Saturday, February 14

'import site' failed; use -v for traceback

If you suddenly start seeing this error every time you try to run Python:

'import site' failed; use -v for traceback

Chances are you have an erroneous file in your site-packages directory that's screwing up Python's import path initialisation and could lead to you being unable to import some installed modules.

To figure out which file this is you can use the Python debugger, pdb:
> python -v
>>> import pdb
> [python_lib_path]/
-> return False
(Pdb) u
> [python_lib_path]
-> f.close()
(Pdb) f
<closed file '[site-packages]._blah.pth', mode 'rU' at 0x52c38>
Your actual output will be quite a bit different with a lot of debugging information spewed into the console but let's explain what's going on here:
  1. Run Python in verbose mode to get a traceback.
  2. import pdb
  3. Run the pm (postmortem) function to enter the (Pdb) shell and inspect the exact point at which the error occured.
  4. Go up a level in the stack with u.
  5. Inspect the f file object.
This tells us that ._blah.pth is causing Python's site import routine to choke. [bug report]

Move this file out of site-packages and try again, repeating the steps above if you get the same error.

When you run Python, it runs through all the directories specified by your PYTHONPATH environment variable, looking for .pth files. These can contain further directories to be added to the import path and are typically created by python packaging systems like easy_install. [more info on .pth files]

So what's up with this one?

The so called "dot-underscore" or AppleDouble files are actually created by Mac OS X. They contain resource forks and extra file metada for their corresponding file (the example we found earlier contains metadata for a legitimate file blah.pth).

Mac filesystems like HFS+ support resource forks natively and don't need these files, so they aren't usually created when you're accessing your machine locally. They can get created when you're accessing it over a network using the Samba protocol or if the connecting Mac otherwise thinks you don't support resource forks—usually if you're on Windows or an NFS filesystem.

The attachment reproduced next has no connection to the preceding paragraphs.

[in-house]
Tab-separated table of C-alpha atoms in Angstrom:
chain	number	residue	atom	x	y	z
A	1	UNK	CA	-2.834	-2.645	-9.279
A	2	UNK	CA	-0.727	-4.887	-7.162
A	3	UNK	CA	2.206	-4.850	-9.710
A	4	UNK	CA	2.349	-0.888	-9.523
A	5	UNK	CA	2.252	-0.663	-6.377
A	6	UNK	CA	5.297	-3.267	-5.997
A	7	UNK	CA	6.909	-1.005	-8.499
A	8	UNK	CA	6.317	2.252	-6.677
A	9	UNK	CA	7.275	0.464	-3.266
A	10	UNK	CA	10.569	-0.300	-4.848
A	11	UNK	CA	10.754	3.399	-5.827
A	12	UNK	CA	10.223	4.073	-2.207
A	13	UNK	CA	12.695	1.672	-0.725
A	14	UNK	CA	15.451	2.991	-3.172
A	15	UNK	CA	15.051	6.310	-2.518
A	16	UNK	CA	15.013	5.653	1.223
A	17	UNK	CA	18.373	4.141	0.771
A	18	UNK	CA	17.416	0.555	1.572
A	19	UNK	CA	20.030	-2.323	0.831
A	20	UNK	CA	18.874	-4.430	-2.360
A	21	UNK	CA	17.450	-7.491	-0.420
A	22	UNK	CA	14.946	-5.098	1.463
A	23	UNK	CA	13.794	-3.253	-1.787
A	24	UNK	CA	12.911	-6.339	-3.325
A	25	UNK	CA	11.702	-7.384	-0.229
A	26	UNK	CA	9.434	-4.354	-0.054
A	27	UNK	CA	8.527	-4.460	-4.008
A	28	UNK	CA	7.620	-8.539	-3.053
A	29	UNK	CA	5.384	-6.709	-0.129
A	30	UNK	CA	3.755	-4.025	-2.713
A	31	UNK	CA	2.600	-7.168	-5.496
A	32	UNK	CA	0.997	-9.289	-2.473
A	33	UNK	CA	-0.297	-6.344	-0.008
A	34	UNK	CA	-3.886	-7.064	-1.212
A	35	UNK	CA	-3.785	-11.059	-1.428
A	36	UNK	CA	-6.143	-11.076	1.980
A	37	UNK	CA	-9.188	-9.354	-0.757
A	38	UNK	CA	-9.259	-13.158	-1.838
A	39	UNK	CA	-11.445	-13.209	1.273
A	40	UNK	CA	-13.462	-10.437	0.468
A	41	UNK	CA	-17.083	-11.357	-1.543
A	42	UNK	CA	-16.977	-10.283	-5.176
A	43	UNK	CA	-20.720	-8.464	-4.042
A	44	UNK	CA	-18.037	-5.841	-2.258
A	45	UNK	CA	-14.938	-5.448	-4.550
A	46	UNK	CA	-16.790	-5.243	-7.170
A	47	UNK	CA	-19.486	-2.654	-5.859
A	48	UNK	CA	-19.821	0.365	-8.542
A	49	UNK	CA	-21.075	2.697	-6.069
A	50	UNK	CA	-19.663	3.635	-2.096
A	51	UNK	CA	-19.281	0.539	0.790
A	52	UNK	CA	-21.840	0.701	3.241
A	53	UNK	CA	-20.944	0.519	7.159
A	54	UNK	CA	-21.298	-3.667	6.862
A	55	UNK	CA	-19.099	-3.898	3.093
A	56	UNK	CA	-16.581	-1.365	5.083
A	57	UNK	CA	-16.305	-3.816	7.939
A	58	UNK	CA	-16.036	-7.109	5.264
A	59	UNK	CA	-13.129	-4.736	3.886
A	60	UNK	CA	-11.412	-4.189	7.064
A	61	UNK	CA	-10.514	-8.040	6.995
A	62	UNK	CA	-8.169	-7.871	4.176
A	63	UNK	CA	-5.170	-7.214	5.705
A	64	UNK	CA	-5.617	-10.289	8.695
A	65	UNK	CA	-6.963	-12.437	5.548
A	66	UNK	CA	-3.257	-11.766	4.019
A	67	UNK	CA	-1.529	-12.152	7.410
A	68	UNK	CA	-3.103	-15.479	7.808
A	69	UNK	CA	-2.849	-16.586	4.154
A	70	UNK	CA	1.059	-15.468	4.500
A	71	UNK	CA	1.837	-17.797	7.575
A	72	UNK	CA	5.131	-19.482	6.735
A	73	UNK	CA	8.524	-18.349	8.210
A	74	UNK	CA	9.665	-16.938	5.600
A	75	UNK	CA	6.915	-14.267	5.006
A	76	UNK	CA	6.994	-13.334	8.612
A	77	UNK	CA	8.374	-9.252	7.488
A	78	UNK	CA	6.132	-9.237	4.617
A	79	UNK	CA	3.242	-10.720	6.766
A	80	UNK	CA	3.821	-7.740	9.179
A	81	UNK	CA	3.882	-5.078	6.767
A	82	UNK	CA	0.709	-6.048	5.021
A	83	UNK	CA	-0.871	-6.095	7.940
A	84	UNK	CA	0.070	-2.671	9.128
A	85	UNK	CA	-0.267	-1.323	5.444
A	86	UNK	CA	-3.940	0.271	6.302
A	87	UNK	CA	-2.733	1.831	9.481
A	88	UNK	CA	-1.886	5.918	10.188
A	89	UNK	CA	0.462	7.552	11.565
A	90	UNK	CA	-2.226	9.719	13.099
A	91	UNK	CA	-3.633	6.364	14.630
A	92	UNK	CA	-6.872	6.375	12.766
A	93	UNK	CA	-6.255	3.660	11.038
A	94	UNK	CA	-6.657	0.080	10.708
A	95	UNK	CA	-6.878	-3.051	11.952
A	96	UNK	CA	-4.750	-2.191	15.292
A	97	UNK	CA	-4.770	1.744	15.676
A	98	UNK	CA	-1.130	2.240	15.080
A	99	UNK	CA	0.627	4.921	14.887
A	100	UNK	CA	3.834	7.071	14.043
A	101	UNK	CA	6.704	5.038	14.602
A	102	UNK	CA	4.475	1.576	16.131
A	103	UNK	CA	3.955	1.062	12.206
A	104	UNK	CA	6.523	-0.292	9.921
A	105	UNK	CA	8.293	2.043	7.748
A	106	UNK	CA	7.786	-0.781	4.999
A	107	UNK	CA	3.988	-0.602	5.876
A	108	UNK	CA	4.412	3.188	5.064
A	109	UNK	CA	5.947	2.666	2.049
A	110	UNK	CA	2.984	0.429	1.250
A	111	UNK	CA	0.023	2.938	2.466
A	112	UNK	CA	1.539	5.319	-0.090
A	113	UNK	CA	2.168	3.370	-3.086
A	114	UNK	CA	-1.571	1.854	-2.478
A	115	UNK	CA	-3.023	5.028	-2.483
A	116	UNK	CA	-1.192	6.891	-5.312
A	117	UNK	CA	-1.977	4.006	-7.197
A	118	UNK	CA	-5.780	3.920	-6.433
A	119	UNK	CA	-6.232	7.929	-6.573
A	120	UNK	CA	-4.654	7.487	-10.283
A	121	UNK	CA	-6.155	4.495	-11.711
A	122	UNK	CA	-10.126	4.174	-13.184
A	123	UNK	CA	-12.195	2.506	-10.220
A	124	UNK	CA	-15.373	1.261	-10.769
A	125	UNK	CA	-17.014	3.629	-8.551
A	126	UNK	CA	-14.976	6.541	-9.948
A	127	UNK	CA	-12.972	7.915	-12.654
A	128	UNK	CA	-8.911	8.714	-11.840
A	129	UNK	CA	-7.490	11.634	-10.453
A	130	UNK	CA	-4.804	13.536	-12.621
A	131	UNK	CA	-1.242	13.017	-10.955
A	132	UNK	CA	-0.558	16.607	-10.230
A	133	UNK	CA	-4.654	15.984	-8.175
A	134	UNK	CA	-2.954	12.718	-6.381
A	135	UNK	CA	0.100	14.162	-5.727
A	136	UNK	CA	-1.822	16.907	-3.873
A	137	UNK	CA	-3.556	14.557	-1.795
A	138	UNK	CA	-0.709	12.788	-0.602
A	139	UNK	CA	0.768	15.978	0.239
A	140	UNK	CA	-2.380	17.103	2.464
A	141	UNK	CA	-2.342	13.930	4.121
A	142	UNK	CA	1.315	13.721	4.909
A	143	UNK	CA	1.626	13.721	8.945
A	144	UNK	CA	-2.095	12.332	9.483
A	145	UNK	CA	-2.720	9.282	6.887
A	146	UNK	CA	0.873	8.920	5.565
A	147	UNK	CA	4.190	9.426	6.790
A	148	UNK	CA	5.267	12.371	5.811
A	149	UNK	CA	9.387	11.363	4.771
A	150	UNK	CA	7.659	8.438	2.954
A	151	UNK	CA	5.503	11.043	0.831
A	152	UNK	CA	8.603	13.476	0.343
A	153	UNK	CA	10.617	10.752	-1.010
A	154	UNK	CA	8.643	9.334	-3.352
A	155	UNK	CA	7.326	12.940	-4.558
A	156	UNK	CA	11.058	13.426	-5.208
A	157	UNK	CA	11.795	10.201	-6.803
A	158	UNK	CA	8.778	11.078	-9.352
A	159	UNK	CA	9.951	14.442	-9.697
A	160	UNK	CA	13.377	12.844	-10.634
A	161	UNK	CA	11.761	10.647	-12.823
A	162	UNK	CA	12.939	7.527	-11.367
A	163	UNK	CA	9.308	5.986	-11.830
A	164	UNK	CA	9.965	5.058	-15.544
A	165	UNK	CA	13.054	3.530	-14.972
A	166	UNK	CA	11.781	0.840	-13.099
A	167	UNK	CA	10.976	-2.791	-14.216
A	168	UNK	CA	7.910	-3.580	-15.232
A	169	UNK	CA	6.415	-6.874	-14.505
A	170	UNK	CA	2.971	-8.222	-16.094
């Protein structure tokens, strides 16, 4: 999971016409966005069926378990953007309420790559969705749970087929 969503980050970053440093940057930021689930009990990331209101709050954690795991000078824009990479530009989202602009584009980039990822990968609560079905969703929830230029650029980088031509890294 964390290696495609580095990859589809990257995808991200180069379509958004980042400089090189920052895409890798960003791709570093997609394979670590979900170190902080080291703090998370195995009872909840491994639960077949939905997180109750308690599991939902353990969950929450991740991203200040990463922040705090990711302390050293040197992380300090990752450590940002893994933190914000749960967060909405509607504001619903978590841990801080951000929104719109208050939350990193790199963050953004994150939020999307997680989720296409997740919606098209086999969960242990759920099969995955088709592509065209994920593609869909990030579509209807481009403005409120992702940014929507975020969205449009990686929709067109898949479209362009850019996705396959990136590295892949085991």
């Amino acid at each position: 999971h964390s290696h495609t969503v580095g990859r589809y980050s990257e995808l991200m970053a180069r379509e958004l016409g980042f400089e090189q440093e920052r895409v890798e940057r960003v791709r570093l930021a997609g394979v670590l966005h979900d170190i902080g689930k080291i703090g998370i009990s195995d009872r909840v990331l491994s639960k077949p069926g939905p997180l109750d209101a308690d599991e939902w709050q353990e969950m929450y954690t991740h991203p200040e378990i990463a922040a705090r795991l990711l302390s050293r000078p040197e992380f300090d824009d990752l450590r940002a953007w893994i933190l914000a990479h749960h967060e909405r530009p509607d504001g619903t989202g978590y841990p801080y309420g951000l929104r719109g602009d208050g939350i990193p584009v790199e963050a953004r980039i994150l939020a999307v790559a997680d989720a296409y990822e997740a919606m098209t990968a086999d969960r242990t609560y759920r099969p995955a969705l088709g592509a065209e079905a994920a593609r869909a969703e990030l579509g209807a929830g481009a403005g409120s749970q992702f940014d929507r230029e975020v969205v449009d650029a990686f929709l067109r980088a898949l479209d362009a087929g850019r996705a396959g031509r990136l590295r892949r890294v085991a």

You can safely delete these files from the site-packages directory and Python should be back to normal.

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Wednesday, November 28

Ordering related objects in Django

Django models have a meta option order_with_respect_to that allows you to order objects within the scope of a related ForeignKey object.

This option adds an _order column to the model's database table to keep track of this ordering.

That's all very well, but if you need to change the sequence order you may well feel at a loss. The official documentation makes no mention of this option beyond a basic explanation of its purpose , and editing your objects in the built in admin app reveals no user interface for changing the ordering either. [1]

Update Feb 2009: There's now a ticket for this functionality to be added to the docs.

I managed to uncover a Python interface by delving into Django's API internals [2]. An object with related models that order with respect to it is given two handy methods:


where RELATED is the lowercased model name of the ordered objects

class Entry(model.Model):
# ... fields

class Comment(model.Model):
entry = model.ForeignKey(Entry, related_name='comments')
# ... more fields

class Meta:
order_with_respect_to = 'entry'

Given the above example models, you can retrieve the order of an entry's comments:

>>> entry = Entry.objects.latest()
>>> entry.get_comment_order()
[1, 2, 3, 4]

And change the ordering by passing a list of comment ids back in.

>>> entry.set_comment_order([2, 1, 4, 3])

N.B. Be sure to pass in the same ids returned by get_comment_order

Two other handy methods exist for the Comment objects, get_next_in_order and get_previous_in_order [3]

>>> comment = Comment.objects.get(pk=3)
>>> comment.get_next_in_order()
<Comment: 4>
>>> comment.get_previous_in_order()
<Comment: 2>

  1. A very early ticket is still open to restore this functionality to the admin app, and recent activity suggests it may well reappear soon. See also this thread on the django-developers mailing list. back

  2. Look particularly at the two helper functions method_set_order and method_get_order in django.db.models.base. back

  3. Theoretically at least, there's still a bug in get_previous_in_order but it should be fixed soon. Update: Fixed by the queryset-refactor back

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